Televangelists, Dallas megachurch that hosted Pence approved for millions in pandemic aid

By Chris Prentice

WASHINGTON (Reuters) – A Dallas megachurch whose pastor has been a vocal supporter of President Donald Trump was approved for a forgivable loan worth $2 million to $5 million, according to long-awaited government data released on Monday.

Vice President Mike Pence spoke at a rally last month at the First Baptist Church of Dallas, whose pastor, Robert Jeffress, has been on Trump’s evangelical advisory board.

It was among the tens of thousands of religious organizations that received a total of $7.3 billion in pandemic aid from the Small Business Administration.

The list of religious organizations approved for about 88,400 small business loans also included Joyce Meyer Ministries Inc, a Missouri church which in 2007-2011 was investigated by the Senate over its finances. That church was approved for $5 million to $10 million – the largest sum an individual entity could apply for.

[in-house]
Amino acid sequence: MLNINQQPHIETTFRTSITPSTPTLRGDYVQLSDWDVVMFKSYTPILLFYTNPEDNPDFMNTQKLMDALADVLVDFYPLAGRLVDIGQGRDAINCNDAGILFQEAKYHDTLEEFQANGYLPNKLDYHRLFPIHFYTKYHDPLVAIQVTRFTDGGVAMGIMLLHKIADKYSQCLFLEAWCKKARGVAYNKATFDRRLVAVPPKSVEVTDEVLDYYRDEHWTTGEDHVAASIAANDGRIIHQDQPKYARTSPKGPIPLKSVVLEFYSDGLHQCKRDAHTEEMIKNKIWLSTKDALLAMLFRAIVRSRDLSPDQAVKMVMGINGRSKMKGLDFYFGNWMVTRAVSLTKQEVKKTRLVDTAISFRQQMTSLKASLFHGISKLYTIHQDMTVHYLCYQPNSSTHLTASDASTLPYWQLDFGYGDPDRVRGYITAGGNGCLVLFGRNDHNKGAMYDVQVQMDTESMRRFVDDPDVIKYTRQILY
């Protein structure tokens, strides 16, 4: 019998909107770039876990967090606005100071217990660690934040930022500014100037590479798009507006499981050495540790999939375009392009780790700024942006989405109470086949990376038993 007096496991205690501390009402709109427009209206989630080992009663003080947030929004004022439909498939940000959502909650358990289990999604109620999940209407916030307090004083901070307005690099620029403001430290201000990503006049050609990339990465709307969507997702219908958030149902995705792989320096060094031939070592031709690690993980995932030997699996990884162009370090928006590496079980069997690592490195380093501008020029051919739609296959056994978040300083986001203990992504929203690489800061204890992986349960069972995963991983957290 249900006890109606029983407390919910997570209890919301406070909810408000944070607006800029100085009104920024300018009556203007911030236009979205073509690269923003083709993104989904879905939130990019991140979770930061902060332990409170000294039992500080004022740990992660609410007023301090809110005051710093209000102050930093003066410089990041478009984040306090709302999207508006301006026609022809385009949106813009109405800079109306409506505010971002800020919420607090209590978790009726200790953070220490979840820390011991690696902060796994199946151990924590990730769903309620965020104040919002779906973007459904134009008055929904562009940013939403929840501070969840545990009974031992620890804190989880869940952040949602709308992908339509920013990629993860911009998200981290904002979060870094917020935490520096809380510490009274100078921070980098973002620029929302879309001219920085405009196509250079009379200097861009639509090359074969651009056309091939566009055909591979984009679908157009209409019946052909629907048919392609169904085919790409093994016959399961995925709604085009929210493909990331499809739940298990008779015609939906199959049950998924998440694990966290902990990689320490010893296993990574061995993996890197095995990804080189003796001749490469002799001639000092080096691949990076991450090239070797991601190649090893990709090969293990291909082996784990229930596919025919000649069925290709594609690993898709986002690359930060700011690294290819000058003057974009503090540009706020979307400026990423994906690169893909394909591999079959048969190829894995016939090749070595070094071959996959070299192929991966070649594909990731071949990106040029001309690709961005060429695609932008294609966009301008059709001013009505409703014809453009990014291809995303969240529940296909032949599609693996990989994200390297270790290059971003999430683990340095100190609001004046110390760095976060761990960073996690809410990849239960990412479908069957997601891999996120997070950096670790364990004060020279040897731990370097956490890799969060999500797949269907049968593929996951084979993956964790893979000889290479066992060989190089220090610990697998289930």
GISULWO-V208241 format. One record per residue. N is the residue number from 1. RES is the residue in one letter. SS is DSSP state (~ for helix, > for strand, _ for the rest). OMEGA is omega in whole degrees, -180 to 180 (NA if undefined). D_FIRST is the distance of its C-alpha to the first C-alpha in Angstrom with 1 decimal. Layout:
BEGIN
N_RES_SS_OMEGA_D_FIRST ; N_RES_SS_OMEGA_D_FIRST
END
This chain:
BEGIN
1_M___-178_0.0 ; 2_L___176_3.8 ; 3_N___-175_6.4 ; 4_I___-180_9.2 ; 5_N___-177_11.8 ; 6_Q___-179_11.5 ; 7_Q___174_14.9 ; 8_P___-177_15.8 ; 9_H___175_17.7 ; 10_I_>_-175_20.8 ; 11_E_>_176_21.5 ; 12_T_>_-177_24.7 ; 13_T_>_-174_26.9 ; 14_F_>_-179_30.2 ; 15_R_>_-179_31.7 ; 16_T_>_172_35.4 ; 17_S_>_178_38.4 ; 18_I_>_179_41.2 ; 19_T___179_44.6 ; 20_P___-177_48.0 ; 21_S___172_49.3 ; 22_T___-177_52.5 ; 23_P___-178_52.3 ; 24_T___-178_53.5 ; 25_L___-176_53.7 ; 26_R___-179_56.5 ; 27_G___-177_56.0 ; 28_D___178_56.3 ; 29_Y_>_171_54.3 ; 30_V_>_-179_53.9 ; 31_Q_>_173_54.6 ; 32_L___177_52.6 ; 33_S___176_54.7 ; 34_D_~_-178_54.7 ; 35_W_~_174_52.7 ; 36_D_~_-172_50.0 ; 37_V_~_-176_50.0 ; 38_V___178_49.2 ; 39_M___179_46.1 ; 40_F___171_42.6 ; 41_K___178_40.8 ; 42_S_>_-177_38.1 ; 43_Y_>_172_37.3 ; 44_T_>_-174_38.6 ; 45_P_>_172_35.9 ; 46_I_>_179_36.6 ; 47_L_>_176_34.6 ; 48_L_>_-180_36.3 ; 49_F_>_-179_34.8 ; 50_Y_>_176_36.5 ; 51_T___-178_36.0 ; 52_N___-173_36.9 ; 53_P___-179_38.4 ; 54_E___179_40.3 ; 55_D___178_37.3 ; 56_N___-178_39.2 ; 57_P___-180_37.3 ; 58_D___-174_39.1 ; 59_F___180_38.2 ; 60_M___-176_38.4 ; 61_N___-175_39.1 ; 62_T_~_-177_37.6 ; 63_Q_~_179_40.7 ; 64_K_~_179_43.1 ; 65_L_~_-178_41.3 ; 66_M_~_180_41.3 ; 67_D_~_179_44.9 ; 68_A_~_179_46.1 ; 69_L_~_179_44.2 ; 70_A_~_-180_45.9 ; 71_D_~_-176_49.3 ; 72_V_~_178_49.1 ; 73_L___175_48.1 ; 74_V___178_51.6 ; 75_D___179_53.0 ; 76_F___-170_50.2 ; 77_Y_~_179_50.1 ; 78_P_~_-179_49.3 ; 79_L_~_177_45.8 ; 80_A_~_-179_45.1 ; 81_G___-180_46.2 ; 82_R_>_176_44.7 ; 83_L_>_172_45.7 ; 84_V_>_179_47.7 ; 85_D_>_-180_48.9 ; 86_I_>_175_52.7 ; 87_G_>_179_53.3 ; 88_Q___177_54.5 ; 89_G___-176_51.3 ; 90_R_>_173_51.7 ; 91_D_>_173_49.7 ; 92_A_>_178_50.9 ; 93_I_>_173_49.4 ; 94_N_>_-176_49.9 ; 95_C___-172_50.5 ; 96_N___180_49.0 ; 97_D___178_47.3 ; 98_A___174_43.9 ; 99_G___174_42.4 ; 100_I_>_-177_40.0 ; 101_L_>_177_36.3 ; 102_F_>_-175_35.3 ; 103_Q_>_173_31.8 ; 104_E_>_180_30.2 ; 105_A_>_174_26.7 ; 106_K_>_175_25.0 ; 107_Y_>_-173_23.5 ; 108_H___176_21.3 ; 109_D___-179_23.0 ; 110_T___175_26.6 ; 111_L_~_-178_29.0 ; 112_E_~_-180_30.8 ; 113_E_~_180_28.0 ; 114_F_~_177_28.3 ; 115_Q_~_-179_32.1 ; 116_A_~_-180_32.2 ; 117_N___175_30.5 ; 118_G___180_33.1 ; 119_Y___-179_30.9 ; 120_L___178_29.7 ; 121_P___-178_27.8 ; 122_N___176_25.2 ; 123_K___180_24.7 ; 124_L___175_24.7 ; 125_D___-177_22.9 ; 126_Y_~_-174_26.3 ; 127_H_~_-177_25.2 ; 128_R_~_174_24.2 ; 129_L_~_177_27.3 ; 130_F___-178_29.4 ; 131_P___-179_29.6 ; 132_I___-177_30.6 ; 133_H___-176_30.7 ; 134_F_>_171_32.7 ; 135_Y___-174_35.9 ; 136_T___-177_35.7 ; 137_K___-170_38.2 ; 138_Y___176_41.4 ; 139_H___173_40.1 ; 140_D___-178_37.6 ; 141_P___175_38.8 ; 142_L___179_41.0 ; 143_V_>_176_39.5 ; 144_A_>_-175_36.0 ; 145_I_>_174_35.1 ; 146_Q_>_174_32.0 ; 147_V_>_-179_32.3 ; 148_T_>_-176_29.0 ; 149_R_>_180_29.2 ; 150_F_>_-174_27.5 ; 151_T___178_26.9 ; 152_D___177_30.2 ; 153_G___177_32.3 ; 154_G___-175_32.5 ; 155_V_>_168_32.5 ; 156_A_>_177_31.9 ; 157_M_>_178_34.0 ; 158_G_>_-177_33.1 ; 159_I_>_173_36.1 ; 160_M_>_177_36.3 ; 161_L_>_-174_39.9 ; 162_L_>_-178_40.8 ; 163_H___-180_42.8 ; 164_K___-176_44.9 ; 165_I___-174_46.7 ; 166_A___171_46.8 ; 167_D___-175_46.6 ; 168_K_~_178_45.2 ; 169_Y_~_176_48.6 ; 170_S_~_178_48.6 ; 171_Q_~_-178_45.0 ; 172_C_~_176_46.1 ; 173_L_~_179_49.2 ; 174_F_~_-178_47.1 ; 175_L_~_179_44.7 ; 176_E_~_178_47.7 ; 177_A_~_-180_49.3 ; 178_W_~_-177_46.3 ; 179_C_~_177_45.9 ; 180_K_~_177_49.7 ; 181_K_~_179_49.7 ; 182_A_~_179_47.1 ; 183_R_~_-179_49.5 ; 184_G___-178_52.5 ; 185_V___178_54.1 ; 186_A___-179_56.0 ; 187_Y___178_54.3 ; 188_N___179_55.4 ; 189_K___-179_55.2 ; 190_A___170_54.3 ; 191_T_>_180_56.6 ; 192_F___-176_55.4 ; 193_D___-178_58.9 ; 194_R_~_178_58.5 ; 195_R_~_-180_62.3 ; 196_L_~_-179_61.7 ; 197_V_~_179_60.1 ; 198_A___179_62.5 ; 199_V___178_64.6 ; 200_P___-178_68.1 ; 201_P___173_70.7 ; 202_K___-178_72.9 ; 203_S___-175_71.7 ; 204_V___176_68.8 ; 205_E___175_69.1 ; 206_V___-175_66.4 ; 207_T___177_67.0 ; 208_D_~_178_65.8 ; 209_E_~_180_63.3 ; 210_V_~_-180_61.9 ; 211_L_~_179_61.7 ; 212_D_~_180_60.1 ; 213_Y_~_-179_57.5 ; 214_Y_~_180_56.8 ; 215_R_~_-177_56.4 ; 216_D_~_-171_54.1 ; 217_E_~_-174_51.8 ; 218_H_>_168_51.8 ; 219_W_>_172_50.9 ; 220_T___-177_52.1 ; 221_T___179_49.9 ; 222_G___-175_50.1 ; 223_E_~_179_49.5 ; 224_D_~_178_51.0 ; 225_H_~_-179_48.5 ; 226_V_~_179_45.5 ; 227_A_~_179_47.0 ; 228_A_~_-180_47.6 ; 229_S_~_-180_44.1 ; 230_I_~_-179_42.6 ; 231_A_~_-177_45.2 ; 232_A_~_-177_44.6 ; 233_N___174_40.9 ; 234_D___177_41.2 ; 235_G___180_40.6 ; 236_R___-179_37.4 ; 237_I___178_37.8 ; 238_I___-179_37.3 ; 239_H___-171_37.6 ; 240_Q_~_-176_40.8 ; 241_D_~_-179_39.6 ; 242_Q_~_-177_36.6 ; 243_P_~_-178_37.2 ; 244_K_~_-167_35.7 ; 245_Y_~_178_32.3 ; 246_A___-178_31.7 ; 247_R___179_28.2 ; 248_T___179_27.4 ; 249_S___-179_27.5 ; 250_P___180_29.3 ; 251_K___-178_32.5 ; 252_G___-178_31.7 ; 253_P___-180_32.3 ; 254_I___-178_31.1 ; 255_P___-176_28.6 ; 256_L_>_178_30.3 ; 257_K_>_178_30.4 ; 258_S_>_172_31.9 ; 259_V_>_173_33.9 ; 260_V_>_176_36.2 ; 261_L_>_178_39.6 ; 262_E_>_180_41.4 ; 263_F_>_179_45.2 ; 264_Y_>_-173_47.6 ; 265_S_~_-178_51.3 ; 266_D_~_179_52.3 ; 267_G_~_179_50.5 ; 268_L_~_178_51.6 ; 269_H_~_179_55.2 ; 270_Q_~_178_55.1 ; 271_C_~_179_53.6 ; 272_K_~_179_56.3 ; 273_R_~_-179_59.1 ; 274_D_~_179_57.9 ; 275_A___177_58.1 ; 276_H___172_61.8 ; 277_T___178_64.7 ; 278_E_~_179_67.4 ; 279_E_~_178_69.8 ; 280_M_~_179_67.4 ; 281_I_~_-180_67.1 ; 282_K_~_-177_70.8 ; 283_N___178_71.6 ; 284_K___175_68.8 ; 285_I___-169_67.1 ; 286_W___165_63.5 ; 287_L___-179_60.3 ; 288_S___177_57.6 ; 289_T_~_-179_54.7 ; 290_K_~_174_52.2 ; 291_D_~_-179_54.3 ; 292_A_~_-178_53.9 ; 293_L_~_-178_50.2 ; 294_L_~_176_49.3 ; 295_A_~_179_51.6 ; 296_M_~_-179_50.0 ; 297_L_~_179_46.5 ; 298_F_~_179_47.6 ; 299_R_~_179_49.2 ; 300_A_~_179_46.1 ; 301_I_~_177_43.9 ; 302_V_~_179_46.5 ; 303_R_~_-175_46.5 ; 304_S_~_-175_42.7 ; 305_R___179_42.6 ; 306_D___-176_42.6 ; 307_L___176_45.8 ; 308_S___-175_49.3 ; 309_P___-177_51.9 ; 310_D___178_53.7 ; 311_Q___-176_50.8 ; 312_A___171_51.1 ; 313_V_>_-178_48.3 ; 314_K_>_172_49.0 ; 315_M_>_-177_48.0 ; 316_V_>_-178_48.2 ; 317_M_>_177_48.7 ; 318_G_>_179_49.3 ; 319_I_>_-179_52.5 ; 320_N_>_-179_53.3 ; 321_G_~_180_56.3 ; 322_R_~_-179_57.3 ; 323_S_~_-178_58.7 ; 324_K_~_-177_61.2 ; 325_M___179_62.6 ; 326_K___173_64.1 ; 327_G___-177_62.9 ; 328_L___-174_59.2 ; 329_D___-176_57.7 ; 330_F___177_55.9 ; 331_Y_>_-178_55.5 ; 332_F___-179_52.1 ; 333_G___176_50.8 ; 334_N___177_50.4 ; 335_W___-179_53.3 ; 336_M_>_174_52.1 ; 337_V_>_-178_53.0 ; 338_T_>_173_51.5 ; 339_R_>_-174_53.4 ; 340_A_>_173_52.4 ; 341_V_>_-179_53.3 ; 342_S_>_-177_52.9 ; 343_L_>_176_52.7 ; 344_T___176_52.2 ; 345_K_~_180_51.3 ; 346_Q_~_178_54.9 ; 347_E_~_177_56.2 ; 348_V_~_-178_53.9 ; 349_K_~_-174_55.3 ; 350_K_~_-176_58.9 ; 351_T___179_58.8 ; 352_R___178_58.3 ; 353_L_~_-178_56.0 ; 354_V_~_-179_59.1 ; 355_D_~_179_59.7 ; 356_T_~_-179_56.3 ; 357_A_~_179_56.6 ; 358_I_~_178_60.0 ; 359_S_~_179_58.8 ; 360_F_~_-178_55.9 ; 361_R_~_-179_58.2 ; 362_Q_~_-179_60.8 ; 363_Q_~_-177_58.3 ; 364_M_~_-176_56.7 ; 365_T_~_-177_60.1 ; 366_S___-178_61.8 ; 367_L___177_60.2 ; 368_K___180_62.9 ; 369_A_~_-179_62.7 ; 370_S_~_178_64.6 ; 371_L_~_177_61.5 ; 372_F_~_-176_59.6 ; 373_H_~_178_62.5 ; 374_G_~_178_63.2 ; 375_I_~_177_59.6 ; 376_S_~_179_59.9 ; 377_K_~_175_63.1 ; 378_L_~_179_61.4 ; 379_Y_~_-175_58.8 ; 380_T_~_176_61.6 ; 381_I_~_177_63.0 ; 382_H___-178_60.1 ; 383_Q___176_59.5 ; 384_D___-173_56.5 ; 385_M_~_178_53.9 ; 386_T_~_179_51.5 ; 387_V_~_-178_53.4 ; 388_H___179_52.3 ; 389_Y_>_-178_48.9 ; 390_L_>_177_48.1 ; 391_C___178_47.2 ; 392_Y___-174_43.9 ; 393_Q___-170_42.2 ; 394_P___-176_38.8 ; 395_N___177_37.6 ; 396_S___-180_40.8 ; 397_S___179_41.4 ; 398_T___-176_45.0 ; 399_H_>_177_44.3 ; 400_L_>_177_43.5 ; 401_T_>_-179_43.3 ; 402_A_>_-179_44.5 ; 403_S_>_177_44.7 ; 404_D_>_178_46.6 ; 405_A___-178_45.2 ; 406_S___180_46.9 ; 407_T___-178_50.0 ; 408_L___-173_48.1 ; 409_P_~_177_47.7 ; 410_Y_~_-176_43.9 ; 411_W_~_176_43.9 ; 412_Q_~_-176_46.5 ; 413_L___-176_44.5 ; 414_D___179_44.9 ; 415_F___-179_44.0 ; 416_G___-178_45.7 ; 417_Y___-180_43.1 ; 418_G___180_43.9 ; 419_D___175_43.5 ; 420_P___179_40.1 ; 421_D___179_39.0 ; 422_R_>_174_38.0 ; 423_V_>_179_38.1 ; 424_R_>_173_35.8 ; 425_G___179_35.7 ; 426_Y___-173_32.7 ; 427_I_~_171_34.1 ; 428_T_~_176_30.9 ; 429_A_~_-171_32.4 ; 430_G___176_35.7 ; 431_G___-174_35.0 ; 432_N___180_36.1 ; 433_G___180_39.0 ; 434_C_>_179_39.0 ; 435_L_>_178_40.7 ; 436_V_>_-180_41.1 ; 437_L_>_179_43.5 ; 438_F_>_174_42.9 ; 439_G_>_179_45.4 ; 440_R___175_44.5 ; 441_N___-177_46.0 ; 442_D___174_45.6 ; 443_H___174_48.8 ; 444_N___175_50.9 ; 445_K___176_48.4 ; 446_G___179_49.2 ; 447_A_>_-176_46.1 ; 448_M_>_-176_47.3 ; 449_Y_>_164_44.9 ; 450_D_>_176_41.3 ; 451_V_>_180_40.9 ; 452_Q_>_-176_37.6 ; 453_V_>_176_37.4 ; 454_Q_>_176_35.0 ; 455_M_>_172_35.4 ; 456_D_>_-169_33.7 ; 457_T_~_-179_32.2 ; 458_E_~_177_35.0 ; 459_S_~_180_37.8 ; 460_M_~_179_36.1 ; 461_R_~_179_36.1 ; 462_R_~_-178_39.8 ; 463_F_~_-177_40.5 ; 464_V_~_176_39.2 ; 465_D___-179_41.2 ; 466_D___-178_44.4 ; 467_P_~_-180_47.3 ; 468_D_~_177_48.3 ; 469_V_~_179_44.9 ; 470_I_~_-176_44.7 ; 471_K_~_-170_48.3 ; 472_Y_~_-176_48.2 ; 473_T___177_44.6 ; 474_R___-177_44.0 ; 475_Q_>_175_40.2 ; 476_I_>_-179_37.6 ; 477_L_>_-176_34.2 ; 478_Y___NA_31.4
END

Neither organization immediately responded to requests for comment on the loans. Joyce Meyer fully cooperated with the Senate investigation and agreed to join the Evangelical Council for Financial Accountability.

Monday’s data released by the U.S. Treasury Department and Small Business Administration (SBA) named borrowers that were approved for loans of $150,000 or more under the $660 billion Paycheck Protection Program.

The data showed religious organizations accounting for more than 1 million of the 51.1 million jobs protected by the high profile program. The list of named religious organizations was heavily skewed toward Christian denominations, according to a Reuters analysis.